social icons graphic



There are few set Ericksonian inductions, and technique per se is often de-emphasised. The following induction themes, however, are typically Ericksonian: pacing and leading, naturally occurring trance states and the somewhat controversial confusion technique. Brief notes on the key principles behind these three themes (which will be expanded upon during the lectures) are outlined below.


Key Principles

  • The main idea is to create a heightened state of receptivity by synchronising with (pacing) the client.
  • This is a common communication technique – designated as such by NLPers – used notably in sales training (e.g. the yes set) and in the resolution of interpersonal conflict (see, for example, Howie, 1997).
  • In a hypnotic context, it involves commentating on the client’s ongoing experience (pacing) – remaining artfully vague and using truisms, if indicated – so that the client becomes more amenable to accepting your subsequent (leading) statements.

Sample Pacing Statements

You’re sitting there, listening to various sounds around you, feeling the weight of your body in the seat, the temperature of your face, the texture of your clothing, where your feet touch the floor, noticing shapes and colours behind your eyelids, focusing on your breathing, etc.

Sample Leading Statements

Relax more and more, let go of the outside world and its daily tasks, enjoy a deeper sense of comfort, comfortably savour shifting your awareness inwards, become more absorbed in your own inner experience, allow your conscious mind to drift off safely, etc. (To recap, such leading statements are more likely to be responded to if preceded by a series of pacing statements.)

Linking Pacing and Leading Statements

Simple conjunction: “You’re listening to me and relaxing more and more”.

As . . . then format: “As you listen to me, you’re relaxing more and more”.

Direct causation: “Listening to me is making you [or helping you to] relax more and more”.

(Pacing and leading inductions would tend to begin with the first two categories.)



Key Principles

  • Evocation, rather than direct elicitation, of the hypnotic state.
  • Erickson viewed hypnosis as an commonplace (“naturalistic”) occurrence: several times per day, we enter the hypnotic state. (Such a notion has also been advanced by Rossi [1986] in terms of ultradian rhythms – natural ninety minute cycles of activity and rest.)
  • As the therapist vividly describes a context in which hypnosis (or perhaps more correctly, the hypnoidal state) naturally occurs, the client is gently oriented to the hypnotic state.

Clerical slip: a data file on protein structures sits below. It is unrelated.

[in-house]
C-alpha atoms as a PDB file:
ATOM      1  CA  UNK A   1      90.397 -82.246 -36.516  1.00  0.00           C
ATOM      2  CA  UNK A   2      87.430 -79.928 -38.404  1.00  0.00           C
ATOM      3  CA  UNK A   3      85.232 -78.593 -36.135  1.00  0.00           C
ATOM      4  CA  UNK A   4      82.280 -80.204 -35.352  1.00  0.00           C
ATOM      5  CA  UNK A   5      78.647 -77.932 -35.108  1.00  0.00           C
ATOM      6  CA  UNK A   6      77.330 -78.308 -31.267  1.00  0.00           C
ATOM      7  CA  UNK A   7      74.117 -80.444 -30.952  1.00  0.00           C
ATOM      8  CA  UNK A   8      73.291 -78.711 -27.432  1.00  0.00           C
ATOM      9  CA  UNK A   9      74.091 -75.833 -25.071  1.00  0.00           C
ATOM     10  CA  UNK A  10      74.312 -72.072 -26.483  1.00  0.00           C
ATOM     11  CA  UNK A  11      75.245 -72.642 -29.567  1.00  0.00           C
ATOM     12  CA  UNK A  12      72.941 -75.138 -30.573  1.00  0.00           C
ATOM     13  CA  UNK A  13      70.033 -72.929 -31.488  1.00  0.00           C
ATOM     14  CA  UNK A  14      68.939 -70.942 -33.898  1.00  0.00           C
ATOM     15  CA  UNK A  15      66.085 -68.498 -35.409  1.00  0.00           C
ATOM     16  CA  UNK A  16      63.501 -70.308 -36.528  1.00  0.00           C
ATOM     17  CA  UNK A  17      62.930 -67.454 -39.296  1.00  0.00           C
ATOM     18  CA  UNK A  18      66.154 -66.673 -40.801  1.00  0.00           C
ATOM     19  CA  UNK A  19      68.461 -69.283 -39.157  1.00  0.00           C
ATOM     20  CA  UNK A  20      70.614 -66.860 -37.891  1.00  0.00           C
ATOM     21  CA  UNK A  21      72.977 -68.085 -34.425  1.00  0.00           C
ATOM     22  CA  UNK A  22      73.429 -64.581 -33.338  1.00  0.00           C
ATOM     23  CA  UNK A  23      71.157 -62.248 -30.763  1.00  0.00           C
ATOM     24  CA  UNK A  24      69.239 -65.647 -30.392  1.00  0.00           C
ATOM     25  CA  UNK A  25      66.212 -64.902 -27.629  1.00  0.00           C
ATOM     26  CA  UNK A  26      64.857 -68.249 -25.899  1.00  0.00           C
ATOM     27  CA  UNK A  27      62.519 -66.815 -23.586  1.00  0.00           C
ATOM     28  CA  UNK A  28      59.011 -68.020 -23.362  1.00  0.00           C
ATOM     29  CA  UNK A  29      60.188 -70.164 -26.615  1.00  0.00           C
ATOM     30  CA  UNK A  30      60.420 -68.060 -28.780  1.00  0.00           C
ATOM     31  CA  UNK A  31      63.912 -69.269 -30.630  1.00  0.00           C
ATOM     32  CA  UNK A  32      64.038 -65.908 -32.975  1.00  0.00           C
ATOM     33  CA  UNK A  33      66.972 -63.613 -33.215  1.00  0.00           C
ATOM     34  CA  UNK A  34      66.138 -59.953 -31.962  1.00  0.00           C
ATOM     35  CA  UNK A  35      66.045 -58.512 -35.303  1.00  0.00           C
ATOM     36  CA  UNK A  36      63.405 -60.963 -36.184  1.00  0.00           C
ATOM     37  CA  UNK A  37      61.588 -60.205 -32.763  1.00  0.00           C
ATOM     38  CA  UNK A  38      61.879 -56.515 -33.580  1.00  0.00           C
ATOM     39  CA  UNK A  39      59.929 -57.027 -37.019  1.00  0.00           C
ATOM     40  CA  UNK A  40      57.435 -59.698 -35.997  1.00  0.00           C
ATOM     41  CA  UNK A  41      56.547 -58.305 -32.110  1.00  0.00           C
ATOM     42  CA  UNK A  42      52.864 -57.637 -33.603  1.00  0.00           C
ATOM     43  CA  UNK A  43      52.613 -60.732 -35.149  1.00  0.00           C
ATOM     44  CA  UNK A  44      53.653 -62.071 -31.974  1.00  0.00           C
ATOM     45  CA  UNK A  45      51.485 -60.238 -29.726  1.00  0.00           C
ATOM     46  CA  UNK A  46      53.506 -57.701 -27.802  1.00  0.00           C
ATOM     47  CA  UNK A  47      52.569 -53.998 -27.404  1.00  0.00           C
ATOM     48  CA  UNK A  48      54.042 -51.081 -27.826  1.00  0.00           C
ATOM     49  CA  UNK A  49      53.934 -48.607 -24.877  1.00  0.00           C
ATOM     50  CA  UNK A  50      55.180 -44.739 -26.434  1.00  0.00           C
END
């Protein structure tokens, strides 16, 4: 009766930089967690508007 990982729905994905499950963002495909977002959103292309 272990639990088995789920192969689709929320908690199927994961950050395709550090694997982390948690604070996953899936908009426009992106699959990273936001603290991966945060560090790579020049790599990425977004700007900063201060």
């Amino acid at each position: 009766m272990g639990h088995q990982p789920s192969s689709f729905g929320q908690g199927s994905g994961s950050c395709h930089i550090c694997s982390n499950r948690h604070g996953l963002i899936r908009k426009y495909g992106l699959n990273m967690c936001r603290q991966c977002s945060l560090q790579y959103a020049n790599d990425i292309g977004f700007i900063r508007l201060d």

• There are many such contexts, including watching TV, driving, listening to music, reading a book etc. (see sample script in 4.4).
  • The naturally occurring trance states theme could be considered as an indirect version of imagery deepening taught on Stage One of the National College training.



There are significant reservations about including confusional techniques on this, essentially introductory, course. There are, for example, contraindications: used inappropriately, confusion can elicit an unintended abreaction (see Stage One handout 2.0) and an angry rather than relaxed state in the client. As such, course members are advised to use confusion within the context of a trusting and respectful working alliance. Confusion also presents an ethical dilemma, tending to be less effective when the client is informed of its use and rationale. Those clients who are over-analytical may benefit significantly, however, from a confusional induction procedure.

Main Principles

  • Derailment (“depotentiation”) or overload of the conscious mind set.
  • Confusion tends to be uncomfortable, increasing motivation to reduce the state of uncertainty. Hence, the client will be more amenable to options presented to reduce the confusion – for example, latching onto the next sensible communication.
  • In a hypnotic context, the most viable option is to drift into hypnosis – either as a general “escape” to relieve the sense of confusion or as a response to embedded commands (see 7.1) which make some sense out of the chaos.

Confusional Techniques

As some of non-verbal techniques presented in the literature (e.g. the handshake interruption technique) appear bizarre and manipulative, this course concentrates on verbal techniques of confusion. Examples of Ericksonian grammatical violations, non-sequiturs and complexity will be presented during the lectures. Course members will also have the opportunity during practical sessions to try out the “stereo” technique: two therapists either side of the client talking simultaneously.


Recent Posts